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- Not a substitute for professional veterinary help.
You might prefer to give your cat privacy while they do their business. But if you don’t routinely inspect what they leave behind in the litter box, now might be a good time to start. “Evaluating your cat’s poop isn’t glamorous, but it can give you vital information about their health,” says Dr. Paige Baker, DVM, IndeVets regional medical director. Generally, a healthy cat’s poop should have a chocolate brown color and a cylindrical sausage-like shape. It should also hold its shape when you pick it up with a litter scooper. As for how many times a day your cat should poop? It depends. According to 2022 research on defecation habits in cats, 85% of healthy cats pooped at least once daily. However, some cats may go more or less often.
Since cats are masters at masking pain and illnesses, abnormal poop can clue you into a medical condition before you notice other symptoms. “Understanding what is normal and what is not can help you identify potential health issues early and take appropriate interventions,” Baker says. You can spot potential issues in your cat’s poop by paying attention to variants in the usual color and consistency or by looking for foreign objects tagging along. The cat poop chart and categories below can help you understand the variations in detail.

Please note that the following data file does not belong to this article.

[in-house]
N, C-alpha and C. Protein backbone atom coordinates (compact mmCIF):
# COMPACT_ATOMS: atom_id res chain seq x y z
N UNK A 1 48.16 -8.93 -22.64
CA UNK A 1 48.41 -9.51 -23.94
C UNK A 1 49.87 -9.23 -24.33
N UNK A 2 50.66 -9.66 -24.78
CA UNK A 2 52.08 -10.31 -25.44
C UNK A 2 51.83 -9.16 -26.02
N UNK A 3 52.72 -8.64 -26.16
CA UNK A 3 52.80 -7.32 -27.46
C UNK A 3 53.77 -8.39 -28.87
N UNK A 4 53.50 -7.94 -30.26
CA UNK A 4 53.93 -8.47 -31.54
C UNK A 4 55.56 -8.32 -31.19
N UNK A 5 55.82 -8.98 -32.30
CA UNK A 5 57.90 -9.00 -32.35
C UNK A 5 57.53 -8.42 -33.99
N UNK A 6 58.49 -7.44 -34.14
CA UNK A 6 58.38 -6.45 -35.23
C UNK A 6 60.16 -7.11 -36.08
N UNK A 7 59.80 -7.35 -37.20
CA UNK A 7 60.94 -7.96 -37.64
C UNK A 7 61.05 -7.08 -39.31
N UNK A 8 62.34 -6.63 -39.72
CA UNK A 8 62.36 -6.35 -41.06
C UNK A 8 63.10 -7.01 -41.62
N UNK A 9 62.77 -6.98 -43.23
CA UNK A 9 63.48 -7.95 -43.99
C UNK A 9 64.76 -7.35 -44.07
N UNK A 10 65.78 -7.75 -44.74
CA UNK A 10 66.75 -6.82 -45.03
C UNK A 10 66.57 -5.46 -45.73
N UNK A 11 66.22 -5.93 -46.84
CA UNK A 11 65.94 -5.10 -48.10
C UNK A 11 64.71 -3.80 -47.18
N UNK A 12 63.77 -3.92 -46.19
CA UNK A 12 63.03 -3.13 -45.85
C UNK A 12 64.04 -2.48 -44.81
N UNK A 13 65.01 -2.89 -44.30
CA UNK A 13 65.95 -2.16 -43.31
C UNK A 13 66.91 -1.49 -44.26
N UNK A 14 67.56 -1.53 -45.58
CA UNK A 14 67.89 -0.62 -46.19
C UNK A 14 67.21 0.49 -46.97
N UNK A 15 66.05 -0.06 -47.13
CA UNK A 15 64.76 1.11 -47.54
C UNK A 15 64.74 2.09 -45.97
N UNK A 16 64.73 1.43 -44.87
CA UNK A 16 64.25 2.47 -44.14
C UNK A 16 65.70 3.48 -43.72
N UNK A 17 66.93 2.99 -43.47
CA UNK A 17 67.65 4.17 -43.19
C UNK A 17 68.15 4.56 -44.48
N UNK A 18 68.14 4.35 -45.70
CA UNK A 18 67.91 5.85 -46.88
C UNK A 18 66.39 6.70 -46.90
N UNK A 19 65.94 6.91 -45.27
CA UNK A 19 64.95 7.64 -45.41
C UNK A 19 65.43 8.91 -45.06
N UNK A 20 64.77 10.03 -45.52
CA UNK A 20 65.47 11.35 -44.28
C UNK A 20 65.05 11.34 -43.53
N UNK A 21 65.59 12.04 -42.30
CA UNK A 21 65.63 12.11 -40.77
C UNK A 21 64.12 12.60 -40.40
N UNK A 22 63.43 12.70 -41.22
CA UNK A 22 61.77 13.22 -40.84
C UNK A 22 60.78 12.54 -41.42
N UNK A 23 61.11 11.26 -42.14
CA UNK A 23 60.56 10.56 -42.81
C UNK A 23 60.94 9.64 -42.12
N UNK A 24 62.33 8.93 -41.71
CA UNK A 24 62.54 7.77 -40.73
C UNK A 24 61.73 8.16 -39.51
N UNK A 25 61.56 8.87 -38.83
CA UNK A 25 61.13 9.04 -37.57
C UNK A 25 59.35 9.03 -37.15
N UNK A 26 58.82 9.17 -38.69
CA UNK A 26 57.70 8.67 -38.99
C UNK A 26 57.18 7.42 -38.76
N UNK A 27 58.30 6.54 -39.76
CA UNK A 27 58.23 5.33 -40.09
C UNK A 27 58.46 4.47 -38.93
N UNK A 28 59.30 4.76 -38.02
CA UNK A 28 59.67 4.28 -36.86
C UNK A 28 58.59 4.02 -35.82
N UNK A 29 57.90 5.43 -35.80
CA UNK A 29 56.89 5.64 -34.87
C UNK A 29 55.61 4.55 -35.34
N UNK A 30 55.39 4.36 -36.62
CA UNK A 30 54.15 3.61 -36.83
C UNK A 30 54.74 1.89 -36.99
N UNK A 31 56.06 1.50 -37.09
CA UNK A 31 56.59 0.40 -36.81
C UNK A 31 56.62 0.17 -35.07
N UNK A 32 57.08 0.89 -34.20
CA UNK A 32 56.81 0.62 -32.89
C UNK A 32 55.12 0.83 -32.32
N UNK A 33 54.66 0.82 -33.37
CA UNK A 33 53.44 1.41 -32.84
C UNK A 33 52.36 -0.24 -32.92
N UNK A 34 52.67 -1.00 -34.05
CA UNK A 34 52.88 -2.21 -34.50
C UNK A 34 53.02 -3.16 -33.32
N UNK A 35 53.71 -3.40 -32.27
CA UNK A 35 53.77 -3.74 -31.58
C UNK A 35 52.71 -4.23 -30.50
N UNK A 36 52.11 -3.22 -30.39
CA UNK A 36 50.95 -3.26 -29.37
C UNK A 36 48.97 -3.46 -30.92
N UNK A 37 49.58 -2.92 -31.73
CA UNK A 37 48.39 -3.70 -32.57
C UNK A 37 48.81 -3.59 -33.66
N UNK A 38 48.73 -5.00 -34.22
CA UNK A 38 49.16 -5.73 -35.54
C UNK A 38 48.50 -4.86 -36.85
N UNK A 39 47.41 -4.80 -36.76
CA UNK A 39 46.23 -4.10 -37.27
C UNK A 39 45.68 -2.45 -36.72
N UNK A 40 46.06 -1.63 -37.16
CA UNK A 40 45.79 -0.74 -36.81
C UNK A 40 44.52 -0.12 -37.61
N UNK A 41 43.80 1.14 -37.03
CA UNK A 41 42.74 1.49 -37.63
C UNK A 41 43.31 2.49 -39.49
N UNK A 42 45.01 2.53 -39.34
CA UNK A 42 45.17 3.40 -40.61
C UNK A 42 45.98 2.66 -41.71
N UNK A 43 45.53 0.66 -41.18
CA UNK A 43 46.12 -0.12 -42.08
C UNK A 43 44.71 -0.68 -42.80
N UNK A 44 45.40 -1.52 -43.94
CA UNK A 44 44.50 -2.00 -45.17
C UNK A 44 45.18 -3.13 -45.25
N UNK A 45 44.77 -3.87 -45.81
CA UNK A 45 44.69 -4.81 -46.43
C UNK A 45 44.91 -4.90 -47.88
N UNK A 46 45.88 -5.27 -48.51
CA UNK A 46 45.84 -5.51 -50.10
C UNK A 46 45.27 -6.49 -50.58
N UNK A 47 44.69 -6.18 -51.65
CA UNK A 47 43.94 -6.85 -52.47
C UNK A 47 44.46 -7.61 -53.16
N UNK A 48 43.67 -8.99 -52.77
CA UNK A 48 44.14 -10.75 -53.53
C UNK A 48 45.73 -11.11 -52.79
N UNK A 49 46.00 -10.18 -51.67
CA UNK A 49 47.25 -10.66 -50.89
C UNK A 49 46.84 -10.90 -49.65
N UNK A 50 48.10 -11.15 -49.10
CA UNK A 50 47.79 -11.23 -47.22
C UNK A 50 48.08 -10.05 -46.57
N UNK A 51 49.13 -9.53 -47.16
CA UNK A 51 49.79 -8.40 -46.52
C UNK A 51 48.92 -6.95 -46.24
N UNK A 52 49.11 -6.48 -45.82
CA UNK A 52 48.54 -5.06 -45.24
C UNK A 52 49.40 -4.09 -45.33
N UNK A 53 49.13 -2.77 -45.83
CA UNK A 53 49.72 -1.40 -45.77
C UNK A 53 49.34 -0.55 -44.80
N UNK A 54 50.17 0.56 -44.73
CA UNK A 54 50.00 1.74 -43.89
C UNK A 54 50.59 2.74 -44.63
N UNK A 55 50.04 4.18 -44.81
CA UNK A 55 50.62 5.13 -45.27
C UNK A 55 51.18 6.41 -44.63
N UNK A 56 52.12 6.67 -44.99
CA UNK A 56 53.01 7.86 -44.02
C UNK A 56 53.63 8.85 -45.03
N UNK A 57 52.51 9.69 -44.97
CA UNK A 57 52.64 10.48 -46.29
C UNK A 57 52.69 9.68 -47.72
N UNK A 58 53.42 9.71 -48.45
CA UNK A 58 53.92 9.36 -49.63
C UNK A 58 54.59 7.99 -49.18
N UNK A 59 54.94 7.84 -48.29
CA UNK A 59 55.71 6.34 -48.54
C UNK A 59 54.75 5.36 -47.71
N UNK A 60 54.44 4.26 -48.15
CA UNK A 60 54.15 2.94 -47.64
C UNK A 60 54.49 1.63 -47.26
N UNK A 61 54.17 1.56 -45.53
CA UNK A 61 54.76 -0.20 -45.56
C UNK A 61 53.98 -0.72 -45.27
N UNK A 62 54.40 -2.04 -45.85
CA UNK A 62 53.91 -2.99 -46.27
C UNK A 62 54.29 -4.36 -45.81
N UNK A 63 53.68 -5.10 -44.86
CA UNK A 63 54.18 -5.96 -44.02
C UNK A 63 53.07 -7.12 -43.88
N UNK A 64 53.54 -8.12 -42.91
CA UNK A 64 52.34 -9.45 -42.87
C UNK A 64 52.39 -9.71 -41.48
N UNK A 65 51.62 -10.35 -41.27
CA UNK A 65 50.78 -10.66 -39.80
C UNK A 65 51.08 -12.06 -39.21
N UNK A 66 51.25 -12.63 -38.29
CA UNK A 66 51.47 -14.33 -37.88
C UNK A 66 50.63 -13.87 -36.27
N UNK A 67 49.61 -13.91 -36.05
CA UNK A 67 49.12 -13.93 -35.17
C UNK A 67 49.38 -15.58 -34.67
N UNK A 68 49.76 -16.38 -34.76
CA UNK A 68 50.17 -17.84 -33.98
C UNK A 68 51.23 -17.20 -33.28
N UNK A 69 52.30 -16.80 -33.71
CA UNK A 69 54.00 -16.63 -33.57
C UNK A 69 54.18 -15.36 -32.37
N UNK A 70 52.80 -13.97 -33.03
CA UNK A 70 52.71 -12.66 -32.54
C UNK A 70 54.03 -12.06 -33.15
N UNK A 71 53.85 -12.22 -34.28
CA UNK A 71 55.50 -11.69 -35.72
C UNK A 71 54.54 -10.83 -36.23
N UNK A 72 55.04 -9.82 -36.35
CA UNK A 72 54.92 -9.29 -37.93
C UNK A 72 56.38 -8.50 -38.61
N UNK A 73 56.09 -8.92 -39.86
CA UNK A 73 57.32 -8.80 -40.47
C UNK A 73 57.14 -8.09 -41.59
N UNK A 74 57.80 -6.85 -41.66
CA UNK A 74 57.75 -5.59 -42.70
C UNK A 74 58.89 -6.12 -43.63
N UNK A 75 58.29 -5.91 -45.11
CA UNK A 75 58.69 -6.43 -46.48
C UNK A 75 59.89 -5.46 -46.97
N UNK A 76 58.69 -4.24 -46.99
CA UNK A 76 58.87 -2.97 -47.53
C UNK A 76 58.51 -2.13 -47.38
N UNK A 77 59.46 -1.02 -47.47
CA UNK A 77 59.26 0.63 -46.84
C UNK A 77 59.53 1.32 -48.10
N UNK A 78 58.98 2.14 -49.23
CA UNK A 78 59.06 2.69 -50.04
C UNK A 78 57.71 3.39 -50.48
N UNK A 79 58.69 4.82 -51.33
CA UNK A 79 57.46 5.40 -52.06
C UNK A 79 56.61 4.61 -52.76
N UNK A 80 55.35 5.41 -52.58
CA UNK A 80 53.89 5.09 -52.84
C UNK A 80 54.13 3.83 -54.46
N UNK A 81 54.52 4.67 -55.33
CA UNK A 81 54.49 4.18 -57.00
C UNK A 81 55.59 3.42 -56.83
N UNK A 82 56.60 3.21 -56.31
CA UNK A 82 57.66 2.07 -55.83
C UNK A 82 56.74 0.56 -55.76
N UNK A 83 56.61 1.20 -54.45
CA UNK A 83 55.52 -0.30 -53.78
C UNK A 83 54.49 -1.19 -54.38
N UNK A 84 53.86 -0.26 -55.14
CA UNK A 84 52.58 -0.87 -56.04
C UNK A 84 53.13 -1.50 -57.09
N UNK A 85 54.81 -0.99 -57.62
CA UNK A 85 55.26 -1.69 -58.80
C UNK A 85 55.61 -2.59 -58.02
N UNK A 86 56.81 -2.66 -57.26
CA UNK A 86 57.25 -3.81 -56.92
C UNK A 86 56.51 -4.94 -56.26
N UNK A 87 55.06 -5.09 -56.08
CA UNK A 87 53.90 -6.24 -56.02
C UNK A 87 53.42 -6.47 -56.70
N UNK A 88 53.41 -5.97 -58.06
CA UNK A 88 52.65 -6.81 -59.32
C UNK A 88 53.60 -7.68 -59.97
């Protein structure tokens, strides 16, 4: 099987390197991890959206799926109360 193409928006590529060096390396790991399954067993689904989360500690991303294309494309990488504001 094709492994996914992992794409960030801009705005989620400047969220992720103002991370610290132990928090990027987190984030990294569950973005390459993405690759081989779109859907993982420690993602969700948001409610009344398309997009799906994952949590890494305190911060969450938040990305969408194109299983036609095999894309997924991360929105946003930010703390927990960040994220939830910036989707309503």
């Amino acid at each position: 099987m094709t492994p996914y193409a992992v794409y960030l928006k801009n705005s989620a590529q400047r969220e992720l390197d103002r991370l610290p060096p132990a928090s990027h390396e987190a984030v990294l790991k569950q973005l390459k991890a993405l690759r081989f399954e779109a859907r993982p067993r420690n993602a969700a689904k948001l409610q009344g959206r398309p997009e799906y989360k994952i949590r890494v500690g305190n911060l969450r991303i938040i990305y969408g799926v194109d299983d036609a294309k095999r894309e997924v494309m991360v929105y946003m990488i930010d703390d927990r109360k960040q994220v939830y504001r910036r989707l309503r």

A Complete Cat Poop Color Chart
|Cat Poop Color||What It Means|
|Red||Blood in stool|
|Yellow||Food dyes, liver, or gallbladder problems|
|Orange||Food dyes, liver, or gallbladder problems|
|Green||Bacterial/parasitic infections, plant material, dietary changes, or certain food dyes|